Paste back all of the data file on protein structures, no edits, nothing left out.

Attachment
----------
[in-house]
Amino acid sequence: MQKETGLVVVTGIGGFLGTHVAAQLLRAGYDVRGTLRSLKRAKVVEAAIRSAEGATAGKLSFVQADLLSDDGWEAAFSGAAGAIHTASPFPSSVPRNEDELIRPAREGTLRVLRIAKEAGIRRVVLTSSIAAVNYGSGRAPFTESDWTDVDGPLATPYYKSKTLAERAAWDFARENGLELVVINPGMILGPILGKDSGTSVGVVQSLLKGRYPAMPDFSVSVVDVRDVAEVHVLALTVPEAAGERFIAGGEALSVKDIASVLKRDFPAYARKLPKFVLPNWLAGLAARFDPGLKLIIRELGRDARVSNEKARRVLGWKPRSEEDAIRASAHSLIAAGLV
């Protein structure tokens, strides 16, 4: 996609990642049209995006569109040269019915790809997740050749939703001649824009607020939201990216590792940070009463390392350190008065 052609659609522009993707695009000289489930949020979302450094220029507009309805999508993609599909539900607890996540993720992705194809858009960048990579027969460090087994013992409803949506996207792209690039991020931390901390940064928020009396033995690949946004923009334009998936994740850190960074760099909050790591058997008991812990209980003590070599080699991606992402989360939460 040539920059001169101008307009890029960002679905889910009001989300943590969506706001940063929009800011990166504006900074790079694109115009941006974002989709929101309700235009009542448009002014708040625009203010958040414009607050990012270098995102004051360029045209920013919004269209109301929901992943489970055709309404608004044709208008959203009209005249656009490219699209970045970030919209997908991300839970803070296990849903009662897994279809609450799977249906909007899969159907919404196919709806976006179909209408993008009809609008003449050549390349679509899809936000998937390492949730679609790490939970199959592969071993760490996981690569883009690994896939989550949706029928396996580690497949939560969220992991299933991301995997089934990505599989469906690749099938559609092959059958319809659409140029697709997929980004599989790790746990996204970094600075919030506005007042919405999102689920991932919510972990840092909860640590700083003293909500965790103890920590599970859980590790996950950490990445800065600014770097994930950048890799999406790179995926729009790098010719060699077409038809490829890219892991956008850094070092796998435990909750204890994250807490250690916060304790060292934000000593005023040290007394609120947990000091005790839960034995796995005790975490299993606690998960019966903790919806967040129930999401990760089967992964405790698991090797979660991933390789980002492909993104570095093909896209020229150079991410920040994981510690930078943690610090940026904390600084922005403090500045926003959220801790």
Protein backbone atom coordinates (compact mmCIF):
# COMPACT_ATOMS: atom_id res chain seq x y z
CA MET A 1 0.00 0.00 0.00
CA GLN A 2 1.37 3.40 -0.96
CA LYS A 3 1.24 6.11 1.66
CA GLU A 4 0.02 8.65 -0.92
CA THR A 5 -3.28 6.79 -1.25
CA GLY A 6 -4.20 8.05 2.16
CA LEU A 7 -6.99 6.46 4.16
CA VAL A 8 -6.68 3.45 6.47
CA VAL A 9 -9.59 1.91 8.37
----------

[in-house]
Amino acid sequence: MQKETGLVVVTGIGGFLGTHVAAQLLRAGYDVRGTLRSLKRAKVVEAAIRSAEGATAGKLSFVQADLLSDDGWEAAFSGAAGAIHTASPFPSSVPRNEDELIRPAREGTLRVLRIAKEAGIRRVVLTSSIAAVNYGSGRAPFTESDWTDVDGPLATPYYKSKTLAERAAWDFARENGLELVVINPGMILGPILGKDSGTSVGVVQSLLKGRYPAMPDFSVSVVDVRDVAEVHVLALTVPEAAGERFIAGGEALSVKDIASVLKRDFPAYARKLPKFVLPNWLAGLAARFDPGLKLIIRELGRDARVSNEKARRVLGWKPRSEEDAIRASAHSLIAAGLV
């Protein structure tokens, strides 16, 4: 996609990642049209995006569109040269019915790809997740050749939703001649824009607020939201990216590792940070009463390392350190008065 052609659609522009993707695009000289489930949020979302450094220029507009309805999508993609599909539900607890996540993720992705194809858009960048990579027969460090087994013992409803949506996207792209690039991020931390901390940064928020009396033995690949946004923009334009998936994740850190960074760099909050790591058997008991812990209980003590070599080699991606992402989360939460 040539920059001169101008307009890029960002679905889910009001989300943590969506706001940063929009800011990166504006900074790079694109115009941006974002989709929101309700235009009542448009002014708040625009203010958040414009607050990012270098995102004051360029045209920013919004269209109301929901992943489970055709309404608004044709208008959203009209005249656009490219699209970045970030919209997908991300839970803070296990849903009662897994279809609450799977249906909007899969159907919404196919709806976006179909209408993008009809609008003449050549390349679509899809936000998937390492949730679609790490939970199959592969071993760490996981690569883009690994896939989550949706029928396996580690497949939560969220992991299933991301995997089934990505599989469906690749099938559609092959059958319809659409140029697709997929980004599989790790746990996204970094600075919030506005007042919405999102689920991932919510972990840092909860640590700083003293909500965790103890920590599970859980590790996950950490990445800065600014770097994930950048890799999406790179995926729009790098010719060699077409038809490829890219892991956008850094070092796998435990909750204890994250807490250690916060304790060292934000000593005023040290007394609120947990000091005790839960034995796995005790975490299993606690998960019966903790919806967040129930999401990760089967992964405790698991090797979660991933390789980002492909993104570095093909896209020229150079991410920040994981510690930078943690610090940026904390600084922005403090500045926003959220801790």
Protein backbone atom coordinates (compact mmCIF):
# COMPACT_ATOMS: atom_id res chain seq x y z
CA MET A 1 0.00 0.00 0.00
CA GLN A 2 1.37 3.40 -0.96
CA LYS A 3 1.24 6.11 1.66
CA GLU A 4 0.02 8.65 -0.92
CA THR A 5 -3.28 6.79 -1.25
CA GLY A 6 -4.20 8.05 2.16
CA LEU A 7 -6.99 6.46 4.16
CA VAL A 8 -6.68 3.45 6.47
CA VAL A 9 -9.59 1.91 8.37